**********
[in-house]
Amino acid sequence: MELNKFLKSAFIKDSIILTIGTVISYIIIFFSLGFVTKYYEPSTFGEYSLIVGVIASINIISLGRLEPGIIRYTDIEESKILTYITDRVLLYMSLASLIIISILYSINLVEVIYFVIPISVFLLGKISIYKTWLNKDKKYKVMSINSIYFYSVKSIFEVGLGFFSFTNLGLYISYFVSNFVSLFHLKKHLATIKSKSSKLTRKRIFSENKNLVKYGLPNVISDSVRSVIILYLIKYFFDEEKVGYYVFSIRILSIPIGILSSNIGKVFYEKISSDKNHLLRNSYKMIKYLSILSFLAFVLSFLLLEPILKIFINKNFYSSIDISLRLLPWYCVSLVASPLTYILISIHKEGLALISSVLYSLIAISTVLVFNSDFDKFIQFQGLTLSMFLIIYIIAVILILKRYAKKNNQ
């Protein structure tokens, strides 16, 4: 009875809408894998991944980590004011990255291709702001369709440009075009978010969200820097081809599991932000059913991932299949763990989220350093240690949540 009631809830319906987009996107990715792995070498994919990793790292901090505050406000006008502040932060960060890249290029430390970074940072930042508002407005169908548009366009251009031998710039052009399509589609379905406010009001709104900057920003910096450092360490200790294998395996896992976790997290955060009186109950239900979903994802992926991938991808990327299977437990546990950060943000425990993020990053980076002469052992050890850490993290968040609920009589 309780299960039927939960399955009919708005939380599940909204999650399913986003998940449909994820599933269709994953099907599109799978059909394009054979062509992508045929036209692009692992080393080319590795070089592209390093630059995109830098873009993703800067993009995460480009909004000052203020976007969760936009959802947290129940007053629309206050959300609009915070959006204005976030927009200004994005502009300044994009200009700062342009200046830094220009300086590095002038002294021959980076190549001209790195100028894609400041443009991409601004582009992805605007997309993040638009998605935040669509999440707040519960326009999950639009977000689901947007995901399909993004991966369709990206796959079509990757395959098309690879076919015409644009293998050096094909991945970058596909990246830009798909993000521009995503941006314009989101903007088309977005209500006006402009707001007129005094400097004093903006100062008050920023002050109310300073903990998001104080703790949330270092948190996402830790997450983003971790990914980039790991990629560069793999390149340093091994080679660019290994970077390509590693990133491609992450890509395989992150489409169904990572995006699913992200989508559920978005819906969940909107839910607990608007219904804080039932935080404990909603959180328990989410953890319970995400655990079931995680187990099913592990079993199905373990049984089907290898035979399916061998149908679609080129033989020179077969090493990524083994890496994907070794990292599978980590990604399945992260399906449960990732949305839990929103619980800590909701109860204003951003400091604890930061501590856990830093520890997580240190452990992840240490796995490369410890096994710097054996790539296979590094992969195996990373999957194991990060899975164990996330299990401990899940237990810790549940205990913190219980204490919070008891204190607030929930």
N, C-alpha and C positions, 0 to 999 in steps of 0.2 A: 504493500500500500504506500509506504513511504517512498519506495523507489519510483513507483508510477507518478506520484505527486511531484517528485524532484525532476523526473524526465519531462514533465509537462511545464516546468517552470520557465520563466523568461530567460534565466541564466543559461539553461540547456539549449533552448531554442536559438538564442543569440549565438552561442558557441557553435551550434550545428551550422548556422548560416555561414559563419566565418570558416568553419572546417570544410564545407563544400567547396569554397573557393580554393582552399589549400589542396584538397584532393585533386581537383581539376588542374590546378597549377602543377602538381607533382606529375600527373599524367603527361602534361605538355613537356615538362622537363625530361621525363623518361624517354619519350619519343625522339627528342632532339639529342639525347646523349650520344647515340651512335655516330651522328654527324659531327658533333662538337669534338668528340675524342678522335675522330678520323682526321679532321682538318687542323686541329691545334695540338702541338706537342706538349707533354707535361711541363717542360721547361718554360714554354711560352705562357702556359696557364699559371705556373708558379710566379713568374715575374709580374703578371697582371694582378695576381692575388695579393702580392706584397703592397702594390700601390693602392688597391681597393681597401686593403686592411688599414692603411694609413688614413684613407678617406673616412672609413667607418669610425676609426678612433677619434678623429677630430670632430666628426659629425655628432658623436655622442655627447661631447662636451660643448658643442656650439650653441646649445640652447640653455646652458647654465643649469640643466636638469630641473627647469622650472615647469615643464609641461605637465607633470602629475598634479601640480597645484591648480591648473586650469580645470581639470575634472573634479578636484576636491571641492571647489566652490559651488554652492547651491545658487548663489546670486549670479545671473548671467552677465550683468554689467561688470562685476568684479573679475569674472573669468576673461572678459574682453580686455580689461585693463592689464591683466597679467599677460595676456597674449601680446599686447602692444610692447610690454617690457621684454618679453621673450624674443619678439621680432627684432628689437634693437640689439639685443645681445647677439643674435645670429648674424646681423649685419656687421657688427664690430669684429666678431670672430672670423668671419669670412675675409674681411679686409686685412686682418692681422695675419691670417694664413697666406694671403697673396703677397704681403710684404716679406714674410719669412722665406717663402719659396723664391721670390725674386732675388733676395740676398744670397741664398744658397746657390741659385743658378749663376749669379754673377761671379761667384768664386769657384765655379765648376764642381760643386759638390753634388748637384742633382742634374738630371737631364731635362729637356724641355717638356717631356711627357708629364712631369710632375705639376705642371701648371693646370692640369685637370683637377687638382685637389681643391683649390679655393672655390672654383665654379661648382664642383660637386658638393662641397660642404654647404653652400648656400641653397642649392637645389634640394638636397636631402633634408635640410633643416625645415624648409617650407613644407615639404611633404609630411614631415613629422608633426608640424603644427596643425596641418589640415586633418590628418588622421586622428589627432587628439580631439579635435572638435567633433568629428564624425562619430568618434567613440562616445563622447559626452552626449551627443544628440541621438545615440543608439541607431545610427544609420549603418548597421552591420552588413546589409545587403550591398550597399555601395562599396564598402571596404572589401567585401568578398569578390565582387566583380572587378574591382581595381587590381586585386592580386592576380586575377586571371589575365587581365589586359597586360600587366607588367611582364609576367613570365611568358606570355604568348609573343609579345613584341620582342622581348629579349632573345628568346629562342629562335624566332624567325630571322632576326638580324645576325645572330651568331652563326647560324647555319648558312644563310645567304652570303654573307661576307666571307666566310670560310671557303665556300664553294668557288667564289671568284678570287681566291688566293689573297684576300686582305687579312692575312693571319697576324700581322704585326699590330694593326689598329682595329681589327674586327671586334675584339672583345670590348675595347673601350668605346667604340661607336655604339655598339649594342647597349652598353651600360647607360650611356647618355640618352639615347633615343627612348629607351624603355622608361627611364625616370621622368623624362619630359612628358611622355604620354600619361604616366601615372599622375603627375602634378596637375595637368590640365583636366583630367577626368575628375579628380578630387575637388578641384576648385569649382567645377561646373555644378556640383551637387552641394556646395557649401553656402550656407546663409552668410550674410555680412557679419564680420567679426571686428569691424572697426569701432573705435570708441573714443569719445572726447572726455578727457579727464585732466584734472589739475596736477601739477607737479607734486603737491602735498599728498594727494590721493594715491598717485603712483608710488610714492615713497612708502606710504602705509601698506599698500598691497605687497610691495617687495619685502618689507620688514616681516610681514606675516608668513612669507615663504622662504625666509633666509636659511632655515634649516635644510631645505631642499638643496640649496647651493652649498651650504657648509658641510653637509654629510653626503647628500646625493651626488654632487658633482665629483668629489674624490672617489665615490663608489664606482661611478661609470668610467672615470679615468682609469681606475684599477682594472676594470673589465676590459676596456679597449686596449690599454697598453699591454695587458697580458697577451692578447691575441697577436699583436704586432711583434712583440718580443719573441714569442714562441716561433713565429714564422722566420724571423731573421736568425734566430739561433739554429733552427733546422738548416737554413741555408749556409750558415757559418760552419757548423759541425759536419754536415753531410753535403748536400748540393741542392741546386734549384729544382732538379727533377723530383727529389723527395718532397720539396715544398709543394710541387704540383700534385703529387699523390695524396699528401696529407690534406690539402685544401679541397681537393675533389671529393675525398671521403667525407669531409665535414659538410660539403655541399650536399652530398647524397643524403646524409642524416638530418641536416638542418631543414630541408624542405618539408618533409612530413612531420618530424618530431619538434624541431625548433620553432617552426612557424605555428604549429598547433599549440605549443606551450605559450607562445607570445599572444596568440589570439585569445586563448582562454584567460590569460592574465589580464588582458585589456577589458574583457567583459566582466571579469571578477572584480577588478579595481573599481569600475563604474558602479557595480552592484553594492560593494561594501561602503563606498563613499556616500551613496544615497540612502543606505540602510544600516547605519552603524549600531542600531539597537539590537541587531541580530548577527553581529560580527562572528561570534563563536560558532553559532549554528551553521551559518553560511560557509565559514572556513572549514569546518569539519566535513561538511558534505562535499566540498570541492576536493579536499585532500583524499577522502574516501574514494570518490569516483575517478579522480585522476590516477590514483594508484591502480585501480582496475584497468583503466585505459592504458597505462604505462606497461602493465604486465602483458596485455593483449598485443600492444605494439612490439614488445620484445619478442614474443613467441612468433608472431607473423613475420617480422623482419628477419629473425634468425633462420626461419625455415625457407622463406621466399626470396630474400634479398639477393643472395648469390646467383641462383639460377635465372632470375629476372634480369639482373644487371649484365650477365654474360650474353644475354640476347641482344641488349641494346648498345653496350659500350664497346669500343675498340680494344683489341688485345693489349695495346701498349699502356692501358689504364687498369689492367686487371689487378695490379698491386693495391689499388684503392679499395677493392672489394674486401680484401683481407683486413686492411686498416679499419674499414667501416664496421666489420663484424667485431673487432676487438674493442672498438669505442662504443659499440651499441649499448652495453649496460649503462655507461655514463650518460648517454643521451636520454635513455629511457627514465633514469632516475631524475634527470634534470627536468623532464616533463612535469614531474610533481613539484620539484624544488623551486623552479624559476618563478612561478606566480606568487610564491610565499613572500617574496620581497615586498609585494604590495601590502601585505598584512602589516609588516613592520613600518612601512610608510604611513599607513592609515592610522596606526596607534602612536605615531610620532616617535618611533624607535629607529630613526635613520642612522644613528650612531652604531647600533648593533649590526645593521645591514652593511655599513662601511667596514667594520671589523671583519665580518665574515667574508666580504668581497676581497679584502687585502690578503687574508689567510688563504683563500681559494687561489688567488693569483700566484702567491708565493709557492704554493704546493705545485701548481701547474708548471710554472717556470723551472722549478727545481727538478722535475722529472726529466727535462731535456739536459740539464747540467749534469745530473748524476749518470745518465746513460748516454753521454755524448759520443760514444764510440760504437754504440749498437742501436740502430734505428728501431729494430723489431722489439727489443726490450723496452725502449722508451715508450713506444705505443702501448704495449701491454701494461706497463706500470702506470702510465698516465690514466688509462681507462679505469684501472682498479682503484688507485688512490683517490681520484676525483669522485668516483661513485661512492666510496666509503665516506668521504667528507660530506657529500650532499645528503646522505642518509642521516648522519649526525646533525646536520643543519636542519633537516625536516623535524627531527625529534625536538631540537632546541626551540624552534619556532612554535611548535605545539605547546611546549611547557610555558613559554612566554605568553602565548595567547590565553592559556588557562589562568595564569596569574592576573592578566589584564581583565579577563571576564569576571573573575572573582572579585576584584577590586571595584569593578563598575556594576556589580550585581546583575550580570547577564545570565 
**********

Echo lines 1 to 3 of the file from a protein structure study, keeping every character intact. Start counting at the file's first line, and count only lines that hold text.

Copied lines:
[in-house]
Amino acid sequence: MELNKFLKSAFIKDSIILTIGTVISYIIIFFSLGFVTKYYEPSTFGEYSLIVGVIASINIISLGRLEPGIIRYTDIEESKILTYITDRVLLYMSLASLIIISILYSINLVEVIYFVIPISVFLLGKISIYKTWLNKDKKYKVMSINSIYFYSVKSIFEVGLGFFSFTNLGLYISYFVSNFVSLFHLKKHLATIKSKSSKLTRKRIFSENKNLVKYGLPNVISDSVRSVIILYLIKYFFDEEKVGYYVFSIRILSIPIGILSSNIGKVFYEKISSDKNHLLRNSYKMIKYLSILSFLAFVLSFLLLEPILKIFINKNFYSSIDISLRLLPWYCVSLVASPLTYILISIHKEGLALISSVLYSLIAISTVLVFNSDFDKFIQFQGLTLSMFLIIYIIAVILILKRYAKKNNQ
């Protein structure tokens, strides 16, 4: 009875809408894998991944980590004011990255291709702001369709440009075009978010969200820097081809599991932000059913991932299949763990989220350093240690949540 009631809830319906987009996107990715792995070498994919990793790292901090505050406000006008502040932060960060890249290029430390970074940072930042508002407005169908548009366009251009031998710039052009399509589609379905406010009001709104900057920003910096450092360490200790294998395996896992976790997290955060009186109950239900979903994802992926991938991808990327299977437990546990950060943000425990993020990053980076002469052992050890850490993290968040609920009589 309780299960039927939960399955009919708005939380599940909204999650399913986003998940449909994820599933269709994953099907599109799978059909394009054979062509992508045929036209692009692992080393080319590795070089592209390093630059995109830098873009993703800067993009995460480009909004000052203020976007969760936009959802947290129940007053629309206050959300609009915070959006204005976030927009200004994005502009300044994009200009700062342009200046830094220009300086590095002038002294021959980076190549001209790195100028894609400041443009991409601004582009992805605007997309993040638009998605935040669509999440707040519960326009999950639009977000689901947007995901399909993004991966369709990206796959079509990757395959098309690879076919015409644009293998050096094909991945970058596909990246830009798909993000521009995503941006314009989101903007088309977005209500006006402009707001007129005094400097004093903006100062008050920023002050109310300073903990998001104080703790949330270092948190996402830790997450983003971790990914980039790991990629560069793999390149340093091994080679660019290994970077390509590693990133491609992450890509395989992150489409169904990572995006699913992200989508559920978005819906969940909107839910607990608007219904804080039932935080404990909603959180328990989410953890319970995400655990079931995680187990099913592990079993199905373990049984089907290898035979399916061998149908679609080129033989020179077969090493990524083994890496994907070794990292599978980590990604399945992260399906449960990732949305839990929103619980800590909701109860204003951003400091604890930061501590856990830093520890997580240190452990992840240490796995490369410890096994710097054996790539296979590094992969195996990373999957194991990060899975164990996330299990401990899940237990810790549940205990913190219980204490919070008891204190607030929930």